MORE than 50 per cent of women in Southend said they felt unsafe walking alone in the streets at night, a police survey revealed.

The data comes from a recent public perception and satisfaction survey by Essex Police.

Chief Inspector Jo Collins is district commander for Southend and has highlighted how the force is working to make the streets safer.

She said: “Those numbers are a concern and I want to do something about it, I fit in that category as well so I don’t want people to feel that they can’t be safe at night here.

“We’ve done several things such as running free self defence classes for women in the summer that were really well supported, they were oversubscribed.

“Operation Safe Space which ran in the summer was also good, the feedback was really positive with that.

“We’ve had some really good examples of where we helped not just women and girls, but people who couldn’t charge their phones or didn’t have a ride home.”

The latest safe space opened in Southend High Street this summer and was positioned adjacent to HSBC and Odeon Cinema.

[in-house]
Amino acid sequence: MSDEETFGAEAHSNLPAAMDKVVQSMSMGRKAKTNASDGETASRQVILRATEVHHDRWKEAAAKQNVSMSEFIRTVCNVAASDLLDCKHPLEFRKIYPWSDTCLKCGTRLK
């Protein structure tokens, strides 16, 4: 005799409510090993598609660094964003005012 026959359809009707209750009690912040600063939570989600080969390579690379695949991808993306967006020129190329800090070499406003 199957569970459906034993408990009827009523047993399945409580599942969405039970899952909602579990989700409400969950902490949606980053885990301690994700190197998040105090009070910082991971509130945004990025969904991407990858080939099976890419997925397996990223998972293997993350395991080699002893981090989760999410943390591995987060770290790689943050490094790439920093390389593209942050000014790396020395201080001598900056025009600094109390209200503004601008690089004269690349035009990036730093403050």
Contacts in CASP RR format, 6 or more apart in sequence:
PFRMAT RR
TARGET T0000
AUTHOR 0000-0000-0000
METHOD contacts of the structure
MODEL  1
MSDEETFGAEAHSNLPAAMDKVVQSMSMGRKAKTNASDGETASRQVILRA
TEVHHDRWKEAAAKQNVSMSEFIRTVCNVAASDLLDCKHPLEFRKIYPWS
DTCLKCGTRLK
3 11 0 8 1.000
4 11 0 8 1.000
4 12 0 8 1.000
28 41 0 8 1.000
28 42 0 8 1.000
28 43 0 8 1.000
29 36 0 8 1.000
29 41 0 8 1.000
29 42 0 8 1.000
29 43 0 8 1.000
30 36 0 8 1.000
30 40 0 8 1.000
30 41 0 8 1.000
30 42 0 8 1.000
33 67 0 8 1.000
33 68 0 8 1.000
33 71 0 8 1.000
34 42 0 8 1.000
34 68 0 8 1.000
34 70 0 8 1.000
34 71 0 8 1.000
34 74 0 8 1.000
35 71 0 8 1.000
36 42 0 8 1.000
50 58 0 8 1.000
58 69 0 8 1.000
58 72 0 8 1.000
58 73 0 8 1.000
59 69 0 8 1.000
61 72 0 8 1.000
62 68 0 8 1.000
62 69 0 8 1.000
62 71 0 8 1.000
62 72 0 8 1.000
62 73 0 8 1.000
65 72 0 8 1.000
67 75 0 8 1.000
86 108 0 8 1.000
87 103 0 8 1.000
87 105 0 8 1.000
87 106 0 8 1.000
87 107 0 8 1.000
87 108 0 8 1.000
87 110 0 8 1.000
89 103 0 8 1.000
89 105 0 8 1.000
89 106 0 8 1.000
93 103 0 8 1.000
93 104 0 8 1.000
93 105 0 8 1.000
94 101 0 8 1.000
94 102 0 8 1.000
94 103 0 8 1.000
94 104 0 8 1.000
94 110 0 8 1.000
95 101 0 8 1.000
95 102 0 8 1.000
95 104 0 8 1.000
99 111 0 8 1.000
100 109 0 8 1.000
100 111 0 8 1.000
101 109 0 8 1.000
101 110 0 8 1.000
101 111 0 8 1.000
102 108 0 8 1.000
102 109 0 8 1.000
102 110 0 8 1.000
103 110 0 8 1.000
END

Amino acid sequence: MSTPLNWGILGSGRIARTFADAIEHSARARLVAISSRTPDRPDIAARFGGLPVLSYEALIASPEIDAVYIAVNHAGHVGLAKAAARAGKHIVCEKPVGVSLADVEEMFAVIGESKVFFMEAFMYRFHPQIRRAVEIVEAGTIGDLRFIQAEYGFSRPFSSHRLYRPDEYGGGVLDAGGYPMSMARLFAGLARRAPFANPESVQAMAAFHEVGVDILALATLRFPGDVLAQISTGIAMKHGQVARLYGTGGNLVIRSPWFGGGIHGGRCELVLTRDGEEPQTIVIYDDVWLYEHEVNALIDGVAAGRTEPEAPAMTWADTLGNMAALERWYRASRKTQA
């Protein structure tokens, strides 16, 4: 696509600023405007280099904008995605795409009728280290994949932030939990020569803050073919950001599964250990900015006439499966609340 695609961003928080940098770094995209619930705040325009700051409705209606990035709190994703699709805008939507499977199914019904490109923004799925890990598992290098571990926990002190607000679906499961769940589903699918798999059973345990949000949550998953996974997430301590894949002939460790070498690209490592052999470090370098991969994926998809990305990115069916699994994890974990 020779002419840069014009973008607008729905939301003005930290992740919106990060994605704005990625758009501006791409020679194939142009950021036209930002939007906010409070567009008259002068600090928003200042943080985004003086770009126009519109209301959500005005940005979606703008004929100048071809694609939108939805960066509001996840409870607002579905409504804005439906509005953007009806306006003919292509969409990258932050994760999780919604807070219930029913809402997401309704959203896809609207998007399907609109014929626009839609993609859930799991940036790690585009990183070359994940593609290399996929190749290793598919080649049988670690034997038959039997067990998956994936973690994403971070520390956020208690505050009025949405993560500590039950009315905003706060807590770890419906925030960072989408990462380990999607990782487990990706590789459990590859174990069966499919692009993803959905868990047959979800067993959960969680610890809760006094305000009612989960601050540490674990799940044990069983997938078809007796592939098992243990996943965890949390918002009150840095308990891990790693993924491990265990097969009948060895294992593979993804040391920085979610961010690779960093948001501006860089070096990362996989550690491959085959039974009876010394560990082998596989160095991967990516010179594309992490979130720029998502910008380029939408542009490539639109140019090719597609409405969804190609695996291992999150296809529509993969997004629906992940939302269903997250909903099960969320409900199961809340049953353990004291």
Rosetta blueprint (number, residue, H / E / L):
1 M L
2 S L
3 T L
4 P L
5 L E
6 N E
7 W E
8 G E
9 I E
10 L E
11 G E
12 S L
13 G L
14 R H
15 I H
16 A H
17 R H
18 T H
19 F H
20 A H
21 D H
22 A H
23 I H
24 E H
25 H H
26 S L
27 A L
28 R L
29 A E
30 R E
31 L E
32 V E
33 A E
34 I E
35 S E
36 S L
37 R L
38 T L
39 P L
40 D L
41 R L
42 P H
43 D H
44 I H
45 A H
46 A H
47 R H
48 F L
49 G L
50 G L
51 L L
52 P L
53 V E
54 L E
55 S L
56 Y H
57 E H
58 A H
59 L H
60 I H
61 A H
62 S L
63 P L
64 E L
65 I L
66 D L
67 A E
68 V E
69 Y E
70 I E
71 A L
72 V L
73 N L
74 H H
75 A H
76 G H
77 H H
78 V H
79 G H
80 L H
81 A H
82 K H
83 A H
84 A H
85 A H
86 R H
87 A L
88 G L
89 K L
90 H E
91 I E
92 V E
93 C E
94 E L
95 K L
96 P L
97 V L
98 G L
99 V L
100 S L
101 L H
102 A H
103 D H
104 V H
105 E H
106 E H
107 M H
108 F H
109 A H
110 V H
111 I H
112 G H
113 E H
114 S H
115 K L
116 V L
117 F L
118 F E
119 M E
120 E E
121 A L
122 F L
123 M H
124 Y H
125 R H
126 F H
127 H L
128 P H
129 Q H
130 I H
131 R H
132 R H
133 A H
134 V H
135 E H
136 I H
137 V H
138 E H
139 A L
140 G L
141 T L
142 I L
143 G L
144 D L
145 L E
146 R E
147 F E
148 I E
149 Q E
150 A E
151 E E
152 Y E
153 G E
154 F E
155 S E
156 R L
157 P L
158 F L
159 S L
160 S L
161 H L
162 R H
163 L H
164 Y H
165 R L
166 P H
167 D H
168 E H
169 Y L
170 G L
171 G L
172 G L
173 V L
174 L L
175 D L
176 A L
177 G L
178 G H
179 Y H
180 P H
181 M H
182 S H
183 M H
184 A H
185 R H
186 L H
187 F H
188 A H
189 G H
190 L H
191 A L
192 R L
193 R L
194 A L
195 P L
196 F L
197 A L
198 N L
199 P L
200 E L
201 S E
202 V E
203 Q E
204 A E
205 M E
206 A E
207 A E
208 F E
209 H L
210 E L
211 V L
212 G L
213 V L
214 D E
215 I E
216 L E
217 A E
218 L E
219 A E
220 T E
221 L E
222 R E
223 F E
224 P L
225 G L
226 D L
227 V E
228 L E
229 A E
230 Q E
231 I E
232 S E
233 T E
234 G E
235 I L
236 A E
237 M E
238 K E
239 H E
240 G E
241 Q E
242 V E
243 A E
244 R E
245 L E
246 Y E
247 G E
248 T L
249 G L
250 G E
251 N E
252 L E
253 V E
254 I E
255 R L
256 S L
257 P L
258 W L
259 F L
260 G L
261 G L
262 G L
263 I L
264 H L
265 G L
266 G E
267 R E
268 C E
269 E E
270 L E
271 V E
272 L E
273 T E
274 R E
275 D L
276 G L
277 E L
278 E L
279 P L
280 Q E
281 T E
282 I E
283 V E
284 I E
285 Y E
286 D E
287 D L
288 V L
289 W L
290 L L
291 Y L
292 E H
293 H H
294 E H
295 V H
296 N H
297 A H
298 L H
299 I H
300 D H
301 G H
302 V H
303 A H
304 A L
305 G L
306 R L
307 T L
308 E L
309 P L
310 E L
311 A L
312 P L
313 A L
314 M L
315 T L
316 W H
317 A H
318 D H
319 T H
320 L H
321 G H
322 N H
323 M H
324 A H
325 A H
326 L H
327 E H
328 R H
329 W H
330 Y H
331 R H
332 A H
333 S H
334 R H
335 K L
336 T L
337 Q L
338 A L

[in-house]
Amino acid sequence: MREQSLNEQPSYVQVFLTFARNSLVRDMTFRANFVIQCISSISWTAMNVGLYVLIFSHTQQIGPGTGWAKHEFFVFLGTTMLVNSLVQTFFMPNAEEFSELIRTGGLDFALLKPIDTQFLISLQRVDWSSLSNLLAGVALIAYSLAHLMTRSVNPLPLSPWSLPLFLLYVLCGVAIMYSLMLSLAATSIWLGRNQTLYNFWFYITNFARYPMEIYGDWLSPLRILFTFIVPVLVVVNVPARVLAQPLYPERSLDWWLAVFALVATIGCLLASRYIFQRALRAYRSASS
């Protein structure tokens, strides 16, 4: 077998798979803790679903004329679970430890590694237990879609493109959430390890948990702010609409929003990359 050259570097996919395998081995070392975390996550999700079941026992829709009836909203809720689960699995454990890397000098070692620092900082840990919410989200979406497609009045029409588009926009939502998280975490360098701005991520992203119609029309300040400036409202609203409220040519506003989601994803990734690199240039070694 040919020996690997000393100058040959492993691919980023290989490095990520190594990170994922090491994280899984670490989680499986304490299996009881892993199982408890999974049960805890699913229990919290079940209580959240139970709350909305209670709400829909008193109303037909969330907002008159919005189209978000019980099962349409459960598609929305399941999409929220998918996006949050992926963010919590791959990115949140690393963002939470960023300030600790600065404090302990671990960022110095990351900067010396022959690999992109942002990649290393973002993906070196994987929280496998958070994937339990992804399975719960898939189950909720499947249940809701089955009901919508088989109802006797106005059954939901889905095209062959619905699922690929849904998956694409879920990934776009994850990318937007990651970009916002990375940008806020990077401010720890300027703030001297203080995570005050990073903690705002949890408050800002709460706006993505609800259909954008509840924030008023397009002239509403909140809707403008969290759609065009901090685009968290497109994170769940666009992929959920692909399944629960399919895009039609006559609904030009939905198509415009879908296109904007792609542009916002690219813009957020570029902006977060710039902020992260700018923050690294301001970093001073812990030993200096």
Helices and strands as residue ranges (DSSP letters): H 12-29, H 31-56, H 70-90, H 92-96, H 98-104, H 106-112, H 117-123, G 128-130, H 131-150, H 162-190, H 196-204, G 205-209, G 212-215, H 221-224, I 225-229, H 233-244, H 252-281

It was staffed by six police officers with assistance from street pastors, drug and alcohol support workers and Southend Council community safety officers.

Crime in Southend is down by 6.7 per cent in the 12 months to the end of June 2023, with anti-social behaviour offences falling by 32 per cent.

Chief Inspector Collins also revealed the Southend police force was solving 15.1 per cent of all crimes, a 1.1 per cent increase on the previous year, ranking fourth across Essex

She added: “I’d put the improvement down to the operations that we run in particular targeting high harm offences.

“That doesn’t mean other crimes are less important, but we recognise that those are the ones causing people the most harm.

“It’s also about looking at other outcomes, it doesn’t necessarily have to be a charge and court hearing. We can have some restorative justice in terms of rehabilitation as well.”

For more data on crime in Southend visit